Who has the Map?

Grand Teton, 1978. Image by Margaret Rose Realy, Obl. OSB. All rights reserved.

Grand Teton, 1978. Image by Margaret Rose Realy, Obl. OSB. All rights reserved.

Journeys—Mary and Joseph’s, the wise men, Jesus’ cousin John, and Jesus himself. In the past few weeks everybody we read about in the Bible is on a journey following a path—and probably prayed to remain watchful on a course laden with misdirection.

I was 28 in 1982. This picture was taken while we waited at the ranger station for a canoe portage permit into the backwoods of Massasauga Provincial Park, Ontario, Canada.

Massasauga, Canada, 1981.

Massasauga, Canada, 1982.

All of my vacations in the late 70s and early 80s were spent in the wilderness backpacking through the Rocky Mountain range or on portages in southeastern Canada.

The remote trails, the challenges of the deep woods, the raw beauty of nature and geological formations were what drew me. The views often reduced me to silent wonder—well that and the shortness of breath from climbing.

When travelling within an area that required a backwoods permit, you understood that the path you were about to take would not be a casual stroll along a groomed trail. The rangers would question you and your companions about your knowledge of wilderness protocol and emergency procedures, and set your check-in date. If you were not at the designated ranger station within 48 hours of that time, a very-expensive-if-you-were-not-dead search party would be sent.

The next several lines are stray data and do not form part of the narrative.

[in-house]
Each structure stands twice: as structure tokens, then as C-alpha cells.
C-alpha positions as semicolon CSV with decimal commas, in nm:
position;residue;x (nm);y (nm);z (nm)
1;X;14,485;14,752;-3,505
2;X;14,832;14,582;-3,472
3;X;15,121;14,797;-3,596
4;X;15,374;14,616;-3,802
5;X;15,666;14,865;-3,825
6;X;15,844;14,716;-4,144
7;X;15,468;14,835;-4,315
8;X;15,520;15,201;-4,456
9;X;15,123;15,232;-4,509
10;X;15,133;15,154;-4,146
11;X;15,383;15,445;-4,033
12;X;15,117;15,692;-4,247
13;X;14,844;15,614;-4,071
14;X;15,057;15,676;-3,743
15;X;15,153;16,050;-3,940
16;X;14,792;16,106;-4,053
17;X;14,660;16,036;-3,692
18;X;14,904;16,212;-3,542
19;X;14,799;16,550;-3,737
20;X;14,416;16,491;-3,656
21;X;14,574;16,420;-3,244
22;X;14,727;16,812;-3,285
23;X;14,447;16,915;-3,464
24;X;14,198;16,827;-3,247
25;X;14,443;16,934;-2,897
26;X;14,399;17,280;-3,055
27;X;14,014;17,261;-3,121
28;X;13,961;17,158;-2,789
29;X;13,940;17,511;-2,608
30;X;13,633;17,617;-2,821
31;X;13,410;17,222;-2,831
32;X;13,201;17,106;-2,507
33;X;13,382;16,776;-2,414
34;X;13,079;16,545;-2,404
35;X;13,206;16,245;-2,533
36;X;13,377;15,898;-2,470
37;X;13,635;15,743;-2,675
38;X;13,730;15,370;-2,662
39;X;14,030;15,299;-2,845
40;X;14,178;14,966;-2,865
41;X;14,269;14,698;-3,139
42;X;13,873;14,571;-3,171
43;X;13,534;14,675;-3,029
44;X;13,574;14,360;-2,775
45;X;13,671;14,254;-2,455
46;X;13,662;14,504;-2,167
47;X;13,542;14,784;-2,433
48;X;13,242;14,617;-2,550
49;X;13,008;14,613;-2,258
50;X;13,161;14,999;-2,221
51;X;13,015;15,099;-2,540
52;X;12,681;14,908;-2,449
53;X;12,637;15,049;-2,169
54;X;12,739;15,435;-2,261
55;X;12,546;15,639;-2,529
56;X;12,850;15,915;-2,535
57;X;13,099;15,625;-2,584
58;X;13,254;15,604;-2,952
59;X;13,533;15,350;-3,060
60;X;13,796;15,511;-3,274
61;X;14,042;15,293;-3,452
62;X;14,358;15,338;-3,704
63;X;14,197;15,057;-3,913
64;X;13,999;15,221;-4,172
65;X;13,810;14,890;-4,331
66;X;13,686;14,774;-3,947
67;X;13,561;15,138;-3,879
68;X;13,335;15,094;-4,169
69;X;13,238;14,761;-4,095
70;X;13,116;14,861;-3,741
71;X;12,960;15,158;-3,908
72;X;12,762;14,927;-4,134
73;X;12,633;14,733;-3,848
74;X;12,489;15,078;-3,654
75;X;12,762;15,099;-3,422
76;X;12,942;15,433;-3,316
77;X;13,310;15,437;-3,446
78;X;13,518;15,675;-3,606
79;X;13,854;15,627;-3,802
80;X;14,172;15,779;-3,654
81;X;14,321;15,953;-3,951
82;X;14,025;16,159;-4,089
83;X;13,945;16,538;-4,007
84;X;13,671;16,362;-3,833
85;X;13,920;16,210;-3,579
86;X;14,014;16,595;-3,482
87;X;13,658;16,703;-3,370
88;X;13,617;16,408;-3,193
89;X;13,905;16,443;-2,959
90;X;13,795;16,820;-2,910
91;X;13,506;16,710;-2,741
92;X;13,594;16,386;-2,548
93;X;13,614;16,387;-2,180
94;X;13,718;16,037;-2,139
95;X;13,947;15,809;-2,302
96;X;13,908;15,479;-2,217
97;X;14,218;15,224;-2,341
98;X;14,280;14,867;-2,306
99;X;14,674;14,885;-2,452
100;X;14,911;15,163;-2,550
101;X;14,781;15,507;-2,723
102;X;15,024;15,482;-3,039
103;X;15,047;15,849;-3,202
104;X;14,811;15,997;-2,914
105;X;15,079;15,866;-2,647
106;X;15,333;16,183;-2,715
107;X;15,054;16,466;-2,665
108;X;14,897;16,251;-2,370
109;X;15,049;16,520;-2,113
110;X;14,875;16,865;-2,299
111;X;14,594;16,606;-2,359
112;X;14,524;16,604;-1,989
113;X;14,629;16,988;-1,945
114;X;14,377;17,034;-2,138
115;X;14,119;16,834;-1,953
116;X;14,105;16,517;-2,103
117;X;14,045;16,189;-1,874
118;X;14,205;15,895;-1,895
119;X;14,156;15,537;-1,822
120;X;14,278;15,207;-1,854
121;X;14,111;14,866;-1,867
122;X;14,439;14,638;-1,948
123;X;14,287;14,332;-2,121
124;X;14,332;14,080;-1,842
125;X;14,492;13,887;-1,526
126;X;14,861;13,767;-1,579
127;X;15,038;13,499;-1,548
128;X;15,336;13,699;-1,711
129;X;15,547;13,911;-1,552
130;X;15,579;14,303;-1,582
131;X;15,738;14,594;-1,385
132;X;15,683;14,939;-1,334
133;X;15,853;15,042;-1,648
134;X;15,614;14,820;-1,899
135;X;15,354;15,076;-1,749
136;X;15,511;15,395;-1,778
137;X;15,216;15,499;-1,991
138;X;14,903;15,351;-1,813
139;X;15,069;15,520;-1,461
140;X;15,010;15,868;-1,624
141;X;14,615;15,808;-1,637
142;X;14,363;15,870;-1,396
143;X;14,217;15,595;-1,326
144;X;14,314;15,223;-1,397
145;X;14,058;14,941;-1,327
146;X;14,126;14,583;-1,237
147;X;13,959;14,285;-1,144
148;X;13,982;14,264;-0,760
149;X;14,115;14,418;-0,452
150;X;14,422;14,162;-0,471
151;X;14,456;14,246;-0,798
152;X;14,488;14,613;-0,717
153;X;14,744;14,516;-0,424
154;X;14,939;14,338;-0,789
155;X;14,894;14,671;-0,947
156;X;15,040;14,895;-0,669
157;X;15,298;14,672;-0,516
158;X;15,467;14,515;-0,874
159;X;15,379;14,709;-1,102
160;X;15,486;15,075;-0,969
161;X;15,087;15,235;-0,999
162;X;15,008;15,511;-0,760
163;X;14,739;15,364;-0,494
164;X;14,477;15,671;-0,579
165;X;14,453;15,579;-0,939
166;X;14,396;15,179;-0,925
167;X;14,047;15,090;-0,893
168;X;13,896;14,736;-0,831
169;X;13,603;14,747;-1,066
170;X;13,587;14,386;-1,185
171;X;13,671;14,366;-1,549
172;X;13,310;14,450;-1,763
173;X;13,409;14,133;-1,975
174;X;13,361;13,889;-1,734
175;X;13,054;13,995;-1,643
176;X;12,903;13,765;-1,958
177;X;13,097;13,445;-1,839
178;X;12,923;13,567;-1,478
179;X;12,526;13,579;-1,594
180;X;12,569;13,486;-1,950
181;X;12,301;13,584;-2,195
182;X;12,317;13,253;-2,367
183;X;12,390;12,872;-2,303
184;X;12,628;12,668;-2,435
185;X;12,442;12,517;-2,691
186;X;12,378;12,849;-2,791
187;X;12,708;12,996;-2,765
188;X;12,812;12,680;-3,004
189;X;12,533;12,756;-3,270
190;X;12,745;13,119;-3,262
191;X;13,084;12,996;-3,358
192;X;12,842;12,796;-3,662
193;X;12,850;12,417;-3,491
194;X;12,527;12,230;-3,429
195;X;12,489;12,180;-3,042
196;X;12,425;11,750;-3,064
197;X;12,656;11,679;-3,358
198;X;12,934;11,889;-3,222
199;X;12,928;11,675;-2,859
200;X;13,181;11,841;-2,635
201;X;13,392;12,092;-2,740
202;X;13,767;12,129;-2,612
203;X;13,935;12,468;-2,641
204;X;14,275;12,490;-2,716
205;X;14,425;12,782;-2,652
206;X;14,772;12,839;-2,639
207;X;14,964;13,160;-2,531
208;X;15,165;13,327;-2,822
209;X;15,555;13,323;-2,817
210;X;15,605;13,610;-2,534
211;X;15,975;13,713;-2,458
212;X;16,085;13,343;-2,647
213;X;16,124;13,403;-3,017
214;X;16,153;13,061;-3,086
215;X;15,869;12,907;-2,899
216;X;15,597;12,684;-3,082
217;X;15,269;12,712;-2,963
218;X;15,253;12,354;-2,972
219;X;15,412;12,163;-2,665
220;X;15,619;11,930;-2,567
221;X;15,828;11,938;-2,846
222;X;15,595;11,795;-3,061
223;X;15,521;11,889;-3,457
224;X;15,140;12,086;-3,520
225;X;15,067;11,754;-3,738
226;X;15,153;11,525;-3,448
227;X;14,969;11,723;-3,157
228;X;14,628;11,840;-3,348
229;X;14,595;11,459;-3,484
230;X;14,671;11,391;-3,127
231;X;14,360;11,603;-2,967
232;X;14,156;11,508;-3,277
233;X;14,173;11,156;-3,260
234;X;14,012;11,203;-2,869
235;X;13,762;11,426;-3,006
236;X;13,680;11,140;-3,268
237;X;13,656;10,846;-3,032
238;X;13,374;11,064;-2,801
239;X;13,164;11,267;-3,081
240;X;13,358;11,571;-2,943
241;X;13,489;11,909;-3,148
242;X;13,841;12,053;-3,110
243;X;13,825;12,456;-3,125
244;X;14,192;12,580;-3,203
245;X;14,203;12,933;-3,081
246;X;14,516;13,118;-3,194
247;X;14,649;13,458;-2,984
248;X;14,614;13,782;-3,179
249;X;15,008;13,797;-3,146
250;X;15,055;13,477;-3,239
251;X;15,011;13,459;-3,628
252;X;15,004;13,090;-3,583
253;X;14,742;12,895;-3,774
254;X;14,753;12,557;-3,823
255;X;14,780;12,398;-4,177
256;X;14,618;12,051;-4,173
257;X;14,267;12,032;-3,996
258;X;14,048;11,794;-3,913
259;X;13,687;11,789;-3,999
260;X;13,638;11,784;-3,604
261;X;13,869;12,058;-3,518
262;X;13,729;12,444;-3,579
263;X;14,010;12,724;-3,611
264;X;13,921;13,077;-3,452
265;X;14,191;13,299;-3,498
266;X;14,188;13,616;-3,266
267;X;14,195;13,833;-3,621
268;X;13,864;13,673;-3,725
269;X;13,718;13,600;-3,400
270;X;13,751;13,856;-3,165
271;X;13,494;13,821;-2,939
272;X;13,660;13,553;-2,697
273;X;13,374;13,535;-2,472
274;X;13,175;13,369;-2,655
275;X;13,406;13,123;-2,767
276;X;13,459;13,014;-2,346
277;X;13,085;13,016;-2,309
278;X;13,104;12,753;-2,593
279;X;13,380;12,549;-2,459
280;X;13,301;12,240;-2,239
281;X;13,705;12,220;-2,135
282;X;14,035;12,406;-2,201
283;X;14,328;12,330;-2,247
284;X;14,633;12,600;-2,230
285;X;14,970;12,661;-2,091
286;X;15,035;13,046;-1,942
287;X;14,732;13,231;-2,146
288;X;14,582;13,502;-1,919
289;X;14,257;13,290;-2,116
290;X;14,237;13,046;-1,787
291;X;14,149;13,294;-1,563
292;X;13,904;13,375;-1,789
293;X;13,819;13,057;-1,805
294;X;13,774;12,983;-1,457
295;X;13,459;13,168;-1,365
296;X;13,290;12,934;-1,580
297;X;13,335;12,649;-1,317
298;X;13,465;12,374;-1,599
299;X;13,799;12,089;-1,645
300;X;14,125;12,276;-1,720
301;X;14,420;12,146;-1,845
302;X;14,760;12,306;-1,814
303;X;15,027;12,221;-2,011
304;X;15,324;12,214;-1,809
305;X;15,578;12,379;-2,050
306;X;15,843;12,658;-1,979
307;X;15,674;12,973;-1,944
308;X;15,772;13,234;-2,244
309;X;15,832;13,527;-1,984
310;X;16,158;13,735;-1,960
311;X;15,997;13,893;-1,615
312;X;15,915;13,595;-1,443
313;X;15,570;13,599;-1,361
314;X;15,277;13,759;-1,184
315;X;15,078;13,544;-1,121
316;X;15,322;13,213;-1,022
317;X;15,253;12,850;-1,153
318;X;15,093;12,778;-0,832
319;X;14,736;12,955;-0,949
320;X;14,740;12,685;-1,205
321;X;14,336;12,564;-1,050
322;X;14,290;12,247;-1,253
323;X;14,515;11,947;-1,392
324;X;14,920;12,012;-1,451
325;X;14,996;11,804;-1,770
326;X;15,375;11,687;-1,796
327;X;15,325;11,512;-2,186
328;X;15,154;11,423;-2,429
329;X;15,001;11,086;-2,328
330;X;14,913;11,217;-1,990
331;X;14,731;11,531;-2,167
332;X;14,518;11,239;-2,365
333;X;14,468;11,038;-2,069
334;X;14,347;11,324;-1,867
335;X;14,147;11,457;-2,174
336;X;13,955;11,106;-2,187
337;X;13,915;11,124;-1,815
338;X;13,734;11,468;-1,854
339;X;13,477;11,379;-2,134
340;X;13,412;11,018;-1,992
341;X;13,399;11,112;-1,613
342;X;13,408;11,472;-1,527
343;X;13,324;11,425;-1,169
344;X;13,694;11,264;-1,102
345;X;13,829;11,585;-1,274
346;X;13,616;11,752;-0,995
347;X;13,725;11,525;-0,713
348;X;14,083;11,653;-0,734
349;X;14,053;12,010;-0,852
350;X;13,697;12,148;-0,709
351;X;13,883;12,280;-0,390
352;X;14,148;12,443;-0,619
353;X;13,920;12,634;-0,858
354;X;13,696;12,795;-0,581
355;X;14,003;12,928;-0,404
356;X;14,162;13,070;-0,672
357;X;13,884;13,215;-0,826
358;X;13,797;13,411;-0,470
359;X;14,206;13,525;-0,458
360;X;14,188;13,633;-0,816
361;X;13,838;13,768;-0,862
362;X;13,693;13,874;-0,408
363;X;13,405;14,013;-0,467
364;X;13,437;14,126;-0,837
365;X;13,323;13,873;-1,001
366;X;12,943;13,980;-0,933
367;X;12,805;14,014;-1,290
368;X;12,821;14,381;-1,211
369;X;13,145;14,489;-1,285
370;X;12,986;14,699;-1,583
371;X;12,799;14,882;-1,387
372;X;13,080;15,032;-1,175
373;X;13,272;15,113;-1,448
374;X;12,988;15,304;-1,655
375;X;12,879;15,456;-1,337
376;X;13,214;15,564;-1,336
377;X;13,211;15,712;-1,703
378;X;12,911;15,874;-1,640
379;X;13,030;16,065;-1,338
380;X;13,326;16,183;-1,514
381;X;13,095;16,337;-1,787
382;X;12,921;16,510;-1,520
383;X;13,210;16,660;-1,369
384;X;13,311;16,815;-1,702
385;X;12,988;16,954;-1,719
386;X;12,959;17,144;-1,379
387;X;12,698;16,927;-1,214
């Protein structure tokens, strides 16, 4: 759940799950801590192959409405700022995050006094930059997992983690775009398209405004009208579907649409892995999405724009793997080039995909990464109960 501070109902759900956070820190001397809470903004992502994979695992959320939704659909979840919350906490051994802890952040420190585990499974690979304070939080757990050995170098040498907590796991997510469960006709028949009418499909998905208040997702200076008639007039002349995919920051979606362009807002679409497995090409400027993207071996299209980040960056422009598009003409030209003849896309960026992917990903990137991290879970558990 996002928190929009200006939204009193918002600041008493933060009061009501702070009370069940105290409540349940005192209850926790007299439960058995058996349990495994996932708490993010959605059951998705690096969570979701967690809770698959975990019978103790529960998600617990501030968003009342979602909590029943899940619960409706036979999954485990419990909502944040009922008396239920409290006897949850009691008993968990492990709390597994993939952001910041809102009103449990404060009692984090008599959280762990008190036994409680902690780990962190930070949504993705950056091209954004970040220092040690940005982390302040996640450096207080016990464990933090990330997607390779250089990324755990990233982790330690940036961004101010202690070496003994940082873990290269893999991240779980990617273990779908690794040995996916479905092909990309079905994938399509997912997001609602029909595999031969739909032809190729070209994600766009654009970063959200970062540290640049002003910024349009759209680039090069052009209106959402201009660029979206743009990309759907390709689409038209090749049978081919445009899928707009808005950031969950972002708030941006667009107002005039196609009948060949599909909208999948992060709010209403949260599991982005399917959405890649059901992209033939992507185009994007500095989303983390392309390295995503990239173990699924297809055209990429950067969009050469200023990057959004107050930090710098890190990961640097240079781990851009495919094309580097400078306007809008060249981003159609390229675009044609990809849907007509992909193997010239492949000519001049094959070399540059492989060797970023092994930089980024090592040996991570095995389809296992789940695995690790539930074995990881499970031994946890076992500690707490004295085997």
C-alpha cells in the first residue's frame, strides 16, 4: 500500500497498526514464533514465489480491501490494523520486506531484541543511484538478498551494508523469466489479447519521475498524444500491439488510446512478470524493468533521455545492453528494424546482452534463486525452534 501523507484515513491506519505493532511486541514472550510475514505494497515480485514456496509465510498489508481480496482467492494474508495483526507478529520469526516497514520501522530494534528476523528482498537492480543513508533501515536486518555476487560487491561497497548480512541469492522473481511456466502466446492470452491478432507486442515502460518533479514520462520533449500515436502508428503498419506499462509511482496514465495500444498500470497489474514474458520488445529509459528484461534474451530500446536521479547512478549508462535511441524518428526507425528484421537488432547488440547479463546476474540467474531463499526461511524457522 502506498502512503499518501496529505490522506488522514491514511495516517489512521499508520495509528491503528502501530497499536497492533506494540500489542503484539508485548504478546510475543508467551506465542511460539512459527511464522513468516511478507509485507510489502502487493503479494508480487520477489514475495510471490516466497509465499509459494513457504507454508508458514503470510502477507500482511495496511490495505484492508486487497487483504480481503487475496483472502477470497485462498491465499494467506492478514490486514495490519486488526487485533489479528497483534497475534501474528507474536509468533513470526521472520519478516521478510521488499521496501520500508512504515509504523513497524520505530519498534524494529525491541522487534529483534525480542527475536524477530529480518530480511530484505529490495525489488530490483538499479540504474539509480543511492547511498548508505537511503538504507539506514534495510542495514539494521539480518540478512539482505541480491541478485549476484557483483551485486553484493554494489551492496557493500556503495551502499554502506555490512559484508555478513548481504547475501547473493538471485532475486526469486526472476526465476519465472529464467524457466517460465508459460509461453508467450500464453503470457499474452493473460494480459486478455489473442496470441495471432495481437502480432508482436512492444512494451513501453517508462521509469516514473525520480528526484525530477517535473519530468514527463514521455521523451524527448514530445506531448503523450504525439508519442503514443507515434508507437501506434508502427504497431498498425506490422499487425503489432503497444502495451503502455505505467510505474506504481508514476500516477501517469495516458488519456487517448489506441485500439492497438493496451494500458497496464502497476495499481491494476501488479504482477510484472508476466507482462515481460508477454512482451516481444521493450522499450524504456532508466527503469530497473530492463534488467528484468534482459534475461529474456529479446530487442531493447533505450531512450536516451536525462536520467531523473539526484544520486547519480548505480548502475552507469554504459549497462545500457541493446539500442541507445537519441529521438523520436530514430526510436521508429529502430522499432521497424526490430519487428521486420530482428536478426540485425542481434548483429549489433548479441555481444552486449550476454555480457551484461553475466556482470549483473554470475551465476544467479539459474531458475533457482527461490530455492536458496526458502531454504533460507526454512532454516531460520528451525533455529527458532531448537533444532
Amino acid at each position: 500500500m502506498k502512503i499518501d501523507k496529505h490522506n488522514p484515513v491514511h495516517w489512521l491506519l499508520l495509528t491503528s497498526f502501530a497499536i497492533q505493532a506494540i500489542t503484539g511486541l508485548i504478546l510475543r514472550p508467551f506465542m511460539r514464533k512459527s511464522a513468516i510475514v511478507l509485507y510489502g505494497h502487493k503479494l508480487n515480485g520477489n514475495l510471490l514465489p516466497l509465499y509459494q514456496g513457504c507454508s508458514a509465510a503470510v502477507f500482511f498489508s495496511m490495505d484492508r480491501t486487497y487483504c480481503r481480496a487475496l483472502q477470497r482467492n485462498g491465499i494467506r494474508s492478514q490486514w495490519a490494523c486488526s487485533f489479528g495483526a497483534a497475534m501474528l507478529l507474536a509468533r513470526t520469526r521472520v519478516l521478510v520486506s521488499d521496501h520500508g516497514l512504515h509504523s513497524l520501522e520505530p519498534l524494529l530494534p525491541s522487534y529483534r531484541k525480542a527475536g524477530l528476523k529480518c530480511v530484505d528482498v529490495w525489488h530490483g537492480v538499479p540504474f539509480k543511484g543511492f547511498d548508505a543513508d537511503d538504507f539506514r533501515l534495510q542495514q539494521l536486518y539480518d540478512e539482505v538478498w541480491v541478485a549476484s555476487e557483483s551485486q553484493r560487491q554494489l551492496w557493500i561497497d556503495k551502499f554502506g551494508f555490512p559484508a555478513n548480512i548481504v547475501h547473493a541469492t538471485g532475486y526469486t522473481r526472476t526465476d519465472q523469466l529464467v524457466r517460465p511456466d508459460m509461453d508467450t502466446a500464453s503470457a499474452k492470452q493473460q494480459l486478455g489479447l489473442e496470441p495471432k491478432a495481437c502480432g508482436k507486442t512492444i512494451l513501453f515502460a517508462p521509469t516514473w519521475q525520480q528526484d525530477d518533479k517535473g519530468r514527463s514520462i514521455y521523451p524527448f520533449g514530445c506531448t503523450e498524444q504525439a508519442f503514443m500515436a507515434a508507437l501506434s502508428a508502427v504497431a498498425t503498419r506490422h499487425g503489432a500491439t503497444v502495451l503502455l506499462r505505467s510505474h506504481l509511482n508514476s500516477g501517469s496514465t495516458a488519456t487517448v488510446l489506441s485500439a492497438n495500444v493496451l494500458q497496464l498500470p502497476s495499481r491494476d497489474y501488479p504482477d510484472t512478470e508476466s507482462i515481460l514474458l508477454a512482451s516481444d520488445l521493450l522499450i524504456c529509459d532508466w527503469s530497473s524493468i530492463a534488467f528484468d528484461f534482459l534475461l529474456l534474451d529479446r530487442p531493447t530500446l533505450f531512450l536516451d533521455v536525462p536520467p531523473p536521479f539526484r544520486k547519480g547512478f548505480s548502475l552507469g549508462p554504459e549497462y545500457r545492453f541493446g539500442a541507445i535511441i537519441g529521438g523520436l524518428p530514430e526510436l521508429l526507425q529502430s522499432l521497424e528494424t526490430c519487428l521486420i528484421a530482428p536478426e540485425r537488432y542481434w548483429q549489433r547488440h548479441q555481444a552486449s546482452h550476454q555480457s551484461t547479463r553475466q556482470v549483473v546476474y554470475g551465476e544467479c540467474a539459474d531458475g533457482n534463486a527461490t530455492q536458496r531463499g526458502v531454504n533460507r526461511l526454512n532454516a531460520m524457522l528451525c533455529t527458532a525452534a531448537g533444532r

We were aware that we would be embarking on a journey that demanded watchfulness. The paths were rarely level. Runoffs were rapid and deafening. Rocky outcroppings often concealed the trail’s next entry point. Miss the mark and you were lost.

The dangers were not to be taken lightly. Protocol in bear and lion country began with women hikers kept off trail during menses. Backpacks were hung from ten-foot limbs, and meals were never eaten near a campsite. Precautions against danger were essential. The full responsibility of personal safety was all yours. Make a mistake and it could be a week before you were found. There were no cells phones back then, and a “dead zone” had a whole different meaning.

We were always attentive along those narrow trails. To hike the backwoods was to see beyond the glorious view. It was to watch for patterns, to observe changes, to see abundant beauty with its shadowed threat.

When we journey we are open for wonderment. But the fullness of the experience is gained in learning from where the wonderment comes. There is more to walking a path than simply observing its beauty.

The journey of faith is much the same. It is not just about the beauty of the symbols and sacraments. It is a path of knowledge and the wisdom to recognize danger. It is to know when a path is turning in a direction that takes us away from safety, and to avoid missing the mark.

We know the summit to which the Holy story leads. May we always be attentive, and pray to recognize what direction leads us home.